N Korea defends missile launches as defence against US threats
Pyongyang says recent ballistic missile launches had not endangered civil aviation or threatened neighbouring countries.
North Korea has defended its recent spate of ballistic missile launches as a legitimate defence against what it called a decades-old threat by United States military forces.
The missile launches had also not harmed the safety of civil aviation or posed a threat to neighbouring countries, North Korea’s State-run KCNA news agency said on Saturday, citing officials and a statement from the country’s aviation authorities.
Pyongyang’s statement comes in response to recent criticism by the United Nation’s civil aviation authority over North Korea’s six missile launches in a 12-day period, including an intermediate-range ballistic missile that flew over Japan on Tuesday.
“(The missile tests) did not pose any threat or harm to the safety of civil aviation as well as the safety of neighbouring countries and regions,” KCNA reported, citing an aviation administration spokesperson in the country.
“The missile test launch by the DPRK is a regular and planned self-defensive step for defending the country’s security and the regional peace from the US direct military threats that have lasted for more than half a century,” South Korea’s Yonhap News Agency quoted the North Korea’s national aviation as saying in a statement.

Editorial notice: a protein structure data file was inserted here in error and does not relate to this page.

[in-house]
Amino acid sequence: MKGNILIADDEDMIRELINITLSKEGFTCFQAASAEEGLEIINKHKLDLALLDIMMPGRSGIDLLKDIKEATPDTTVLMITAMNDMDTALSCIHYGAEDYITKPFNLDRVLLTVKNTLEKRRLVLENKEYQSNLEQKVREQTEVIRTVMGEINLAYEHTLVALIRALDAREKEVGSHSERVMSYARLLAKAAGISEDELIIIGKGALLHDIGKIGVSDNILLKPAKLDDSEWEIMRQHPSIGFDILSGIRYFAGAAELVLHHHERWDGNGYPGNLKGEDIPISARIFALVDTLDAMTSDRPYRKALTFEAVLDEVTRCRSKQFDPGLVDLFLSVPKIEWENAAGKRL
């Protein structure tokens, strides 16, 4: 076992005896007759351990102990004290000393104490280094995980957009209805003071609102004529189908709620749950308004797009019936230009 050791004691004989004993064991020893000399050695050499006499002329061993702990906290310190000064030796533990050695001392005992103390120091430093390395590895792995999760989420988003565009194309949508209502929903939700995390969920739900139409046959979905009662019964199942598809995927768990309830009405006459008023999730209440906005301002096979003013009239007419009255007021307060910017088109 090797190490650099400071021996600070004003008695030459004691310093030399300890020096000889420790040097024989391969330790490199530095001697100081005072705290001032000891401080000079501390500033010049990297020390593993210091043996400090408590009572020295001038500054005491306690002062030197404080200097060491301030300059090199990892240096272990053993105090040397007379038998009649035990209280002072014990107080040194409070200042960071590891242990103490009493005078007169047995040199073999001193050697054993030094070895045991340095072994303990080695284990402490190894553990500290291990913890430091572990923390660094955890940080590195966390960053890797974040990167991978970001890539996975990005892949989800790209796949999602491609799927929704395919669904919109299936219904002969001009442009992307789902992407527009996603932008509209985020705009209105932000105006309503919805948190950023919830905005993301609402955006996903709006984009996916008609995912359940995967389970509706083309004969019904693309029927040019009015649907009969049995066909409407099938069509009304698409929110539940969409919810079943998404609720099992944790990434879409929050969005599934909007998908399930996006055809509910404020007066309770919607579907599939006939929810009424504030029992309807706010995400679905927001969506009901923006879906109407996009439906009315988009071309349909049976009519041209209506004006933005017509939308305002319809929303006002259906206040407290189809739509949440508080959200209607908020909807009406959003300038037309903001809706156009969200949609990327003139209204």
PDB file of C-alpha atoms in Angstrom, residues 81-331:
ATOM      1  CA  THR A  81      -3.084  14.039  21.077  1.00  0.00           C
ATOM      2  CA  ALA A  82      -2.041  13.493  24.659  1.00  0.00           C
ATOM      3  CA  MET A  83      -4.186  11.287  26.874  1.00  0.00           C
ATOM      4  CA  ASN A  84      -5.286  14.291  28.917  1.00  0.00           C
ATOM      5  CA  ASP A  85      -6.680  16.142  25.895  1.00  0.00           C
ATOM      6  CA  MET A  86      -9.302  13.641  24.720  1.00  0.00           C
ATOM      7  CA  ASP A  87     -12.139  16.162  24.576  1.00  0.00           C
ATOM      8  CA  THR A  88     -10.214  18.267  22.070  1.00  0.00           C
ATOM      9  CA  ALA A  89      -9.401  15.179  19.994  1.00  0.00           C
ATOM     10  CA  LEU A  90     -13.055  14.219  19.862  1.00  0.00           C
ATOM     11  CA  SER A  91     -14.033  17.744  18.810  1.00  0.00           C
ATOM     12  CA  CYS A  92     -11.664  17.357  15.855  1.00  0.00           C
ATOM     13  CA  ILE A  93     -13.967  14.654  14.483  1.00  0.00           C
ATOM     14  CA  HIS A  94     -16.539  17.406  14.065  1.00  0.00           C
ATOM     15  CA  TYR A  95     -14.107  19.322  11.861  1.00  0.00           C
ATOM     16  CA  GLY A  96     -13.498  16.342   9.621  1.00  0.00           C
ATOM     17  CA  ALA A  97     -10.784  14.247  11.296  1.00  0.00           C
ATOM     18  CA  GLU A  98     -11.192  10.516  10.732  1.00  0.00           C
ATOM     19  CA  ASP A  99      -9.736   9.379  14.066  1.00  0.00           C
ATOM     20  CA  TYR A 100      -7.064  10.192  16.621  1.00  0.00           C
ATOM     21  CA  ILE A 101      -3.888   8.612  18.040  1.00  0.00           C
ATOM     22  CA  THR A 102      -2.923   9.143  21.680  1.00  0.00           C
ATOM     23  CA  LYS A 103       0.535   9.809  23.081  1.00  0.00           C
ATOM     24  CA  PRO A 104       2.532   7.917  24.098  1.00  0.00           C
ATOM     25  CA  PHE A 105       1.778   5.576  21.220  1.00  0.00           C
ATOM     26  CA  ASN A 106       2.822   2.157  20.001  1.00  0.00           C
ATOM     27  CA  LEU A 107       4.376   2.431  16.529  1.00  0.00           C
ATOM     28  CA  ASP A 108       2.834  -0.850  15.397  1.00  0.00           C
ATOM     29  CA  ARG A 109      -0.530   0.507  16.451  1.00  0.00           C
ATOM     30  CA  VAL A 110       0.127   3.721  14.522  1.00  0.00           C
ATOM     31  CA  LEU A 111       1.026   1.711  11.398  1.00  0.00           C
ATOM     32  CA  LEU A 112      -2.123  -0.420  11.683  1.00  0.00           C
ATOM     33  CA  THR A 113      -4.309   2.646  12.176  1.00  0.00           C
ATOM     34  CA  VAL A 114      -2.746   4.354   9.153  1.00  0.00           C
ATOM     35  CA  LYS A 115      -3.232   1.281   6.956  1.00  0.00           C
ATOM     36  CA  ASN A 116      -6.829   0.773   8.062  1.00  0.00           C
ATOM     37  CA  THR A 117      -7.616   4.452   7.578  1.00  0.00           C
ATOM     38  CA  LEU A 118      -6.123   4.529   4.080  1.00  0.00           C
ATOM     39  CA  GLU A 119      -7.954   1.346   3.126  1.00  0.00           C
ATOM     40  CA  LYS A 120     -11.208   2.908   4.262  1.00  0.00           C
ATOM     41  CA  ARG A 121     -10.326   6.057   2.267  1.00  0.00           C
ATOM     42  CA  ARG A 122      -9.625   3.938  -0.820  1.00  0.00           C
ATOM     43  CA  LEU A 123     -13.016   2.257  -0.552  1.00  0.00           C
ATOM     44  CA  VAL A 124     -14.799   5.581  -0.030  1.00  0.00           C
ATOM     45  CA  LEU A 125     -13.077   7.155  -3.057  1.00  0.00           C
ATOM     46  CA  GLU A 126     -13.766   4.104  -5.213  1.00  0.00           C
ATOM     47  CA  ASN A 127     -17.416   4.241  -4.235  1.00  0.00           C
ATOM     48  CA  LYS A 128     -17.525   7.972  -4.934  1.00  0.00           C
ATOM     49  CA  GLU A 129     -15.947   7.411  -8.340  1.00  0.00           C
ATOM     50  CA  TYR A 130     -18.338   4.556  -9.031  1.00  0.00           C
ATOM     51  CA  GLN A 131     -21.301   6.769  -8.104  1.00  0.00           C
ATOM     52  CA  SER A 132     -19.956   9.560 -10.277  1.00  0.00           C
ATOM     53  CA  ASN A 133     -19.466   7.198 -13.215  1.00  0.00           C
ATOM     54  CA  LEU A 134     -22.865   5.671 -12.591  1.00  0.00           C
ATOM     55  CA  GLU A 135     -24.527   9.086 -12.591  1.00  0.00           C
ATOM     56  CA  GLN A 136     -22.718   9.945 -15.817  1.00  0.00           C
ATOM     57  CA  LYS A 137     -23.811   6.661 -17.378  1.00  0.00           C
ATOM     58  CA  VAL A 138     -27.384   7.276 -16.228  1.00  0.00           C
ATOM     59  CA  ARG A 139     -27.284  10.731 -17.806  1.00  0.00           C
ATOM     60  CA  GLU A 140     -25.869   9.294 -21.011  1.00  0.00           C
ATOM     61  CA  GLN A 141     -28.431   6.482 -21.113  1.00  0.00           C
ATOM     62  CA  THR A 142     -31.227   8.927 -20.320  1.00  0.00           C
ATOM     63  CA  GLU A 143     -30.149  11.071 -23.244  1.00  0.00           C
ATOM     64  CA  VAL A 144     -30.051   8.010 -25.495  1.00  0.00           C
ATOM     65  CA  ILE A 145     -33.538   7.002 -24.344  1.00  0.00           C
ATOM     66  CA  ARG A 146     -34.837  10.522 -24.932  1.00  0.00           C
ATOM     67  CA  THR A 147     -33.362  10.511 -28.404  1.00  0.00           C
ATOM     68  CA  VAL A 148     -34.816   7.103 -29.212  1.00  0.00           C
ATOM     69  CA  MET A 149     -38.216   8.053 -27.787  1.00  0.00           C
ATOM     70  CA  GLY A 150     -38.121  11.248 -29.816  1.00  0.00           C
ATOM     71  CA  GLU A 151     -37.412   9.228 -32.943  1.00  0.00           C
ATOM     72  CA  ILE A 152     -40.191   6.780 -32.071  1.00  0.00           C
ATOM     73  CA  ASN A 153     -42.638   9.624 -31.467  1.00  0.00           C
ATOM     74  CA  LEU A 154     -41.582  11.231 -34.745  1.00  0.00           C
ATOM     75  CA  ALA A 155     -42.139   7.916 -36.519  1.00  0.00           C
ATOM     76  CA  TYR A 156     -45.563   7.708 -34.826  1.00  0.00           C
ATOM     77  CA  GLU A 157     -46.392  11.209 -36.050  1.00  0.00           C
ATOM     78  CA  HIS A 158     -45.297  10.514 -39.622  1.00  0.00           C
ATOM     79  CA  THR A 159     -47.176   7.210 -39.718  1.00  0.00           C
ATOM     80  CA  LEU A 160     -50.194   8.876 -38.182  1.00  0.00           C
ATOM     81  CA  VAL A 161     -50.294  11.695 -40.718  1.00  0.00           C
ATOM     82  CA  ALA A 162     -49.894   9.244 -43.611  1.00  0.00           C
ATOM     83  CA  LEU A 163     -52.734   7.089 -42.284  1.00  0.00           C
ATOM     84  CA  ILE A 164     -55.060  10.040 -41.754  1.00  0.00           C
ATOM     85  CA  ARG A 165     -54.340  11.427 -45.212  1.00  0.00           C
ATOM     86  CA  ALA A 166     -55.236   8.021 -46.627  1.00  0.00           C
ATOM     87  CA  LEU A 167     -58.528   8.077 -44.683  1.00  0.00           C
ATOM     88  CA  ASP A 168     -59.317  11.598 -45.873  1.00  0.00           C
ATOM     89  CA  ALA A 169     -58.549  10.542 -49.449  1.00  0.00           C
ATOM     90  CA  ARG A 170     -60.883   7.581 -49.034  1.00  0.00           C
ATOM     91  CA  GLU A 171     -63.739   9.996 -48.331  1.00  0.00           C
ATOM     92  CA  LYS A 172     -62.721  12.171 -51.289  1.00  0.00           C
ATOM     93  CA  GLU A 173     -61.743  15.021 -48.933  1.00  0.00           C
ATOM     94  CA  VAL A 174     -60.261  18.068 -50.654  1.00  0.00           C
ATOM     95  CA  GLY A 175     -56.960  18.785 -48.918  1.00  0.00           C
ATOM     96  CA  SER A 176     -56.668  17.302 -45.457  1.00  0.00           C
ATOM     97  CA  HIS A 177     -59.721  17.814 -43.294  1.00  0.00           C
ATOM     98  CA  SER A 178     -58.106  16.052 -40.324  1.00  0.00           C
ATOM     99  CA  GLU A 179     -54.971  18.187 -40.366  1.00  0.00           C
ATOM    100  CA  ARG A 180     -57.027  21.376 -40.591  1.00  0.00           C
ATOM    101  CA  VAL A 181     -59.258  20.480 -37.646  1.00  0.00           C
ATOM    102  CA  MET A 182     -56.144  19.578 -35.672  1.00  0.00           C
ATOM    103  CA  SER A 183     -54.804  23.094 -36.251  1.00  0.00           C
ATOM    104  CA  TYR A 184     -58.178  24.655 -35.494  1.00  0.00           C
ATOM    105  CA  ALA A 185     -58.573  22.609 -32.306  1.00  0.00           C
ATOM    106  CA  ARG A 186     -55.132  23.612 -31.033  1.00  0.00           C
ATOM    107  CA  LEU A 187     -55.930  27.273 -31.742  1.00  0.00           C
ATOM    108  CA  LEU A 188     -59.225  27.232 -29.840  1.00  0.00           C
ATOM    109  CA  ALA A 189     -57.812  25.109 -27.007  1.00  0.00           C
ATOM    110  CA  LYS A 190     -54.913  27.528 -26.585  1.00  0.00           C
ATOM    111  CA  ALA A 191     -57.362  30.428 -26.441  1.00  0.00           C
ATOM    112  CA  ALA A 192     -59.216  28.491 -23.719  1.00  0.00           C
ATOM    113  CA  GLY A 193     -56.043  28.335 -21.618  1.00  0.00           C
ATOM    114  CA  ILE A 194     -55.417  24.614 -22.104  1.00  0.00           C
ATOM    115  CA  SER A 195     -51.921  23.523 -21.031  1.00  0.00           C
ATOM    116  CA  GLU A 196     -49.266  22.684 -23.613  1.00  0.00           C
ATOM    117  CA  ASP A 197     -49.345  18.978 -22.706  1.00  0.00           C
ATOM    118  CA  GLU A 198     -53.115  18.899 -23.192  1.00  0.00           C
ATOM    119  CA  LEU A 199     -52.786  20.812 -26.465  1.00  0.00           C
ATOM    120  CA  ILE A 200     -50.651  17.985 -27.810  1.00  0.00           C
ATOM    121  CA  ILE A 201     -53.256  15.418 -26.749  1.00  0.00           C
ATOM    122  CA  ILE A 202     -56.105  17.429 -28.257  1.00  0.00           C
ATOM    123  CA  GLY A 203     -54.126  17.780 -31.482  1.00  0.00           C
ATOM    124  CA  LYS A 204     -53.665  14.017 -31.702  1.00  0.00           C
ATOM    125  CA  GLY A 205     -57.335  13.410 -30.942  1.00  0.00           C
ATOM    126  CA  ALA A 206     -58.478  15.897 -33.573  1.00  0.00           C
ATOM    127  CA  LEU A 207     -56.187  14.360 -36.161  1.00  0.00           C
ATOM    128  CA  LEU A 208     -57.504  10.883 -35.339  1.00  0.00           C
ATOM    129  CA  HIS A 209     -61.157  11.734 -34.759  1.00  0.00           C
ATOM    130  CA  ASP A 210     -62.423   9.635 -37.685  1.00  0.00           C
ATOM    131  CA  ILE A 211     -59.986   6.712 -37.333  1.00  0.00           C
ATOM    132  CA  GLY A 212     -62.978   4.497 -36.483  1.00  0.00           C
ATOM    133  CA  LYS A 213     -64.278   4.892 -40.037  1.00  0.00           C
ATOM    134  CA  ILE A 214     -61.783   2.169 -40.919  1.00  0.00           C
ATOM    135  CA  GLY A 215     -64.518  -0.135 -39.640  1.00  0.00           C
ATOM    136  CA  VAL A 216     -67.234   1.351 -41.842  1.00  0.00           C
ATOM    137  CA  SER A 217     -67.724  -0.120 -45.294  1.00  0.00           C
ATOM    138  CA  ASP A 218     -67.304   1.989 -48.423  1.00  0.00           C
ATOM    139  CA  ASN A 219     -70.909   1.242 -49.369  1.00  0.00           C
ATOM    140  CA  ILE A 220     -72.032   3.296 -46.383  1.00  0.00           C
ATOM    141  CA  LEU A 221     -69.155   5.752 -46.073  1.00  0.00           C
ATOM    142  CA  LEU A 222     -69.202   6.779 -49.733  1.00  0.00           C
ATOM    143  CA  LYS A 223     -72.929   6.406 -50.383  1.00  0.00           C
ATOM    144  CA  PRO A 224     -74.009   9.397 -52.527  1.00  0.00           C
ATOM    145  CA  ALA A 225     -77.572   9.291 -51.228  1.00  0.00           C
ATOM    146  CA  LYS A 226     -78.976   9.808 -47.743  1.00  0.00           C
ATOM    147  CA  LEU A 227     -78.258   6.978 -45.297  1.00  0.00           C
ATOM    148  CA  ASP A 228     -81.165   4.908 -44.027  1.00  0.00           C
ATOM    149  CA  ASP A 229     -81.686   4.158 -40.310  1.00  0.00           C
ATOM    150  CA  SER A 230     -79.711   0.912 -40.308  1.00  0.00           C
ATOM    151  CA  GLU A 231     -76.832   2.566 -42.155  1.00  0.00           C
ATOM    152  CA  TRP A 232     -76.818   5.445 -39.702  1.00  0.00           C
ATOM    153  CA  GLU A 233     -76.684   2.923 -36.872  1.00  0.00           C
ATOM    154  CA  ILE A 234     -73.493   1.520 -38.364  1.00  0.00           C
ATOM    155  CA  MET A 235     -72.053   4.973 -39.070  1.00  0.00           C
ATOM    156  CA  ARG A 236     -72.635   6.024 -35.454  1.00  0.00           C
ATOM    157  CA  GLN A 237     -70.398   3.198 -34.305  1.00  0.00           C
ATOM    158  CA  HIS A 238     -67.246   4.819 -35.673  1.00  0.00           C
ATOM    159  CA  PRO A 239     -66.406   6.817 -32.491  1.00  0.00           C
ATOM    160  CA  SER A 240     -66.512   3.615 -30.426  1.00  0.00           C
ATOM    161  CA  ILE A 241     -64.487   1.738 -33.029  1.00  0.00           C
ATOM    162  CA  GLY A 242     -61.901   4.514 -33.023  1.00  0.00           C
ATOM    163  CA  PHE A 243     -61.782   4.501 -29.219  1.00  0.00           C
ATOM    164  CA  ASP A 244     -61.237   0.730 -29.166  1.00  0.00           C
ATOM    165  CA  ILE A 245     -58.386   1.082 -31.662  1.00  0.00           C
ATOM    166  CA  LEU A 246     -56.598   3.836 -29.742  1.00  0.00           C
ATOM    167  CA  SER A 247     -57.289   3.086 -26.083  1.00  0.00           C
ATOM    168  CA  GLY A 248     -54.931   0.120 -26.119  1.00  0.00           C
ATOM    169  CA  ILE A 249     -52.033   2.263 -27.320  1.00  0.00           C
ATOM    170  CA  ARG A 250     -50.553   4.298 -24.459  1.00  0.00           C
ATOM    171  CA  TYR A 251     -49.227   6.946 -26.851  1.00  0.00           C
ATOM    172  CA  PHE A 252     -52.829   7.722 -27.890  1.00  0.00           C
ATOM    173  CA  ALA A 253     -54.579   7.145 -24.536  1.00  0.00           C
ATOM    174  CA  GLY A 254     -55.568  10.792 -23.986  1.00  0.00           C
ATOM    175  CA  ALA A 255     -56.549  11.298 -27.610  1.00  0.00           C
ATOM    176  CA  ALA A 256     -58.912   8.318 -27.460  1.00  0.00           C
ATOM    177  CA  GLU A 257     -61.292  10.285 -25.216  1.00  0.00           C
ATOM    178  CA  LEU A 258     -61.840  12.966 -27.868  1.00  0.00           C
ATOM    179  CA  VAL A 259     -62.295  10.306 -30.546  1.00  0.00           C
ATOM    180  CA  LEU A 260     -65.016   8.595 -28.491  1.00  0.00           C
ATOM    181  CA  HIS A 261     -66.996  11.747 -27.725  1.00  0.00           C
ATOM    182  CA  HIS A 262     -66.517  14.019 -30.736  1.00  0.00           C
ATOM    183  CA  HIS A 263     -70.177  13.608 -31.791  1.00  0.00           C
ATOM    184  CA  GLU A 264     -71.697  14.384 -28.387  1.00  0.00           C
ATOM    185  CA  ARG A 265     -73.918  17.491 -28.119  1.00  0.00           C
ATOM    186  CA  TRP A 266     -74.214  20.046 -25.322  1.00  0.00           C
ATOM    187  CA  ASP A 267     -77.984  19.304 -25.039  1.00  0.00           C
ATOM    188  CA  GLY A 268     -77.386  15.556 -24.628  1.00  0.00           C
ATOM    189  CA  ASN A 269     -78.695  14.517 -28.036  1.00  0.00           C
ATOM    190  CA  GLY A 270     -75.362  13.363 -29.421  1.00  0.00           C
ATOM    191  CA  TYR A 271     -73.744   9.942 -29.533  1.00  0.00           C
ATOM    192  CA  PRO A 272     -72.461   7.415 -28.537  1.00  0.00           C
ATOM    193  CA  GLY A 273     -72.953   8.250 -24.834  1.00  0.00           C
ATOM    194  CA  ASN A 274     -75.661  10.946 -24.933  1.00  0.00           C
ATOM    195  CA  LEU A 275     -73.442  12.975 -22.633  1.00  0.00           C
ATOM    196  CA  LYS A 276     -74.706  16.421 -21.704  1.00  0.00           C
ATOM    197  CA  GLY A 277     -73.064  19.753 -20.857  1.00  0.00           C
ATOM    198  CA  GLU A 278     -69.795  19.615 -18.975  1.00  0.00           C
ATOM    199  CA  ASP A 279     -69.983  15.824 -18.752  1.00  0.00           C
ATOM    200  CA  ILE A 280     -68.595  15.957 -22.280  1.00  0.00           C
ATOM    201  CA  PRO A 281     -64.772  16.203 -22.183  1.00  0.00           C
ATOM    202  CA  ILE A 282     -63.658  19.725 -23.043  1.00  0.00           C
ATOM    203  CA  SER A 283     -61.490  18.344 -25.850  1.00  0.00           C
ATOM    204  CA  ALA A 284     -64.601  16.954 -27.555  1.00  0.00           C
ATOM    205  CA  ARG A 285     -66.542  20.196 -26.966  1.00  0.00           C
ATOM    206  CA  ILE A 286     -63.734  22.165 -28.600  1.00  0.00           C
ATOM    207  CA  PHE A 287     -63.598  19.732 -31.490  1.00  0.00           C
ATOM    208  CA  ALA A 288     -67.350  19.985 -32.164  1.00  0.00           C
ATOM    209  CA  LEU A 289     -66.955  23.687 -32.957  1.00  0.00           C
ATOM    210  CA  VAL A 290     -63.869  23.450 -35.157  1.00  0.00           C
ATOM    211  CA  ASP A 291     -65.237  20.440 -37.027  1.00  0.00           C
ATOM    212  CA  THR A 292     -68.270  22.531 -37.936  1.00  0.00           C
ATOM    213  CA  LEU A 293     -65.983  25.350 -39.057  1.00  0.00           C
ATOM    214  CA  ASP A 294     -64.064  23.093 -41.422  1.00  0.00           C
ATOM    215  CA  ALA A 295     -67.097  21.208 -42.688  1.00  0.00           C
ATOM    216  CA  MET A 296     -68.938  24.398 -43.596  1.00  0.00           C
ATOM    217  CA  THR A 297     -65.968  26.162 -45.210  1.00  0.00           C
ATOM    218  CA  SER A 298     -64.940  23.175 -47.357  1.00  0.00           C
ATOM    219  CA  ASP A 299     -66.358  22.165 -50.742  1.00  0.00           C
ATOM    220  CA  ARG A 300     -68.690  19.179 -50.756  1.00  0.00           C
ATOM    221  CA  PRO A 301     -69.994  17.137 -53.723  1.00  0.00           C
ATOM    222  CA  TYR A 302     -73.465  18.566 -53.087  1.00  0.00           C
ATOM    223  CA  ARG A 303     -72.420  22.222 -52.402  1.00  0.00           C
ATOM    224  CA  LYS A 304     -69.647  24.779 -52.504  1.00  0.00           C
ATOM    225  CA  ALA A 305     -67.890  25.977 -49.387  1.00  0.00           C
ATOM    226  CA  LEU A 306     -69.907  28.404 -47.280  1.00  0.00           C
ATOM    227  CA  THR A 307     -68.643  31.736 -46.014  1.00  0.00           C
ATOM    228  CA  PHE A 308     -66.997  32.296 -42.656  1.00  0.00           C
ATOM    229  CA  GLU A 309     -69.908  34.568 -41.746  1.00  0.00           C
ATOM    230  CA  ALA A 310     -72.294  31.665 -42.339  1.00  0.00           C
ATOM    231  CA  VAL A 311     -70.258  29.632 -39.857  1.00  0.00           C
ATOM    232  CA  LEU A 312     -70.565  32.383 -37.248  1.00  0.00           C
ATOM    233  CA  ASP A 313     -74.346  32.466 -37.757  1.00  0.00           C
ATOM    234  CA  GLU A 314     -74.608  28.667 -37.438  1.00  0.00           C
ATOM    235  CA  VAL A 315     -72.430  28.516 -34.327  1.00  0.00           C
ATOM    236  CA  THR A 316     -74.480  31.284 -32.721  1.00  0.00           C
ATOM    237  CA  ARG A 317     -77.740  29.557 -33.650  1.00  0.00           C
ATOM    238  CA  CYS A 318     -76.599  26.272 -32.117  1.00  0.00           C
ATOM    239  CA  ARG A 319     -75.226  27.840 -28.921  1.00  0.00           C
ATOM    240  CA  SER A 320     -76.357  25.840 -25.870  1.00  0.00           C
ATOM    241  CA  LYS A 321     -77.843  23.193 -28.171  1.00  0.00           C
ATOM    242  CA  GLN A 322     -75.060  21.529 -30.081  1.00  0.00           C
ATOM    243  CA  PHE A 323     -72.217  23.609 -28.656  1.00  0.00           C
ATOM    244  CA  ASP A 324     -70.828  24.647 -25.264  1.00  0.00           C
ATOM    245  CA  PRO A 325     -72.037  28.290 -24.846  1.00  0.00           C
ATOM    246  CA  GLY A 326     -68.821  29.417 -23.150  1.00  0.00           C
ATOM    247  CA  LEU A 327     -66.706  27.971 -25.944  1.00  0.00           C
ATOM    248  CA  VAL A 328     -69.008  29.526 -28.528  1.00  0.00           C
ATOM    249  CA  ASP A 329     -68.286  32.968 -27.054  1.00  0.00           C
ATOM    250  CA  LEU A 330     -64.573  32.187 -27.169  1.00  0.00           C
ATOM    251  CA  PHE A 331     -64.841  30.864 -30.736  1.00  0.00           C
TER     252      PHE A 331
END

The DPRK is the acronym for the Democratic People’s Republic of Korea — North Korea’s official name.
Saturday’s statement was a rebuke to the International Civil Aviation Organization (ICAO) and its recent condemnation of the missile launches, which the UN body said had posed a serious safety risk to international aviation.
North Korea said it considers such criticism “a political provocation of the US and its vassal forces aimed to infringe upon the sovereignty of the DPRK,” KCNA reported.
Seoul, Tokyo and Washington have ramped up joint military drills in recent weeks and carried out additional naval exercises involving the US Navy’s USS Ronald Reagan aircraft carrier strike group.
Seoul scrambled fighter jets on Thursday in reaction to an apparent North Korean bombing drill near the border between the two countries. The exercise was thought to be the largest such formation of North Korean warplanes near the border.
Analysts say Pyongyang has seized the opportunity of a world distracted by the conflict in Ukraine to conduct ever more provocative weapons tests.
The missile launches are also part of a record year of weapons tests by North Korea and come amid leader Kim Jong Un’s declaration his country is an “irreversible” nuclear power, effectively ending the possibility of denuclearisation talks.
Officials in Seoul and Washington have been warning for months that Pyongyang may also conduct another nuclear test, likely after China’s Party Congress on October 16.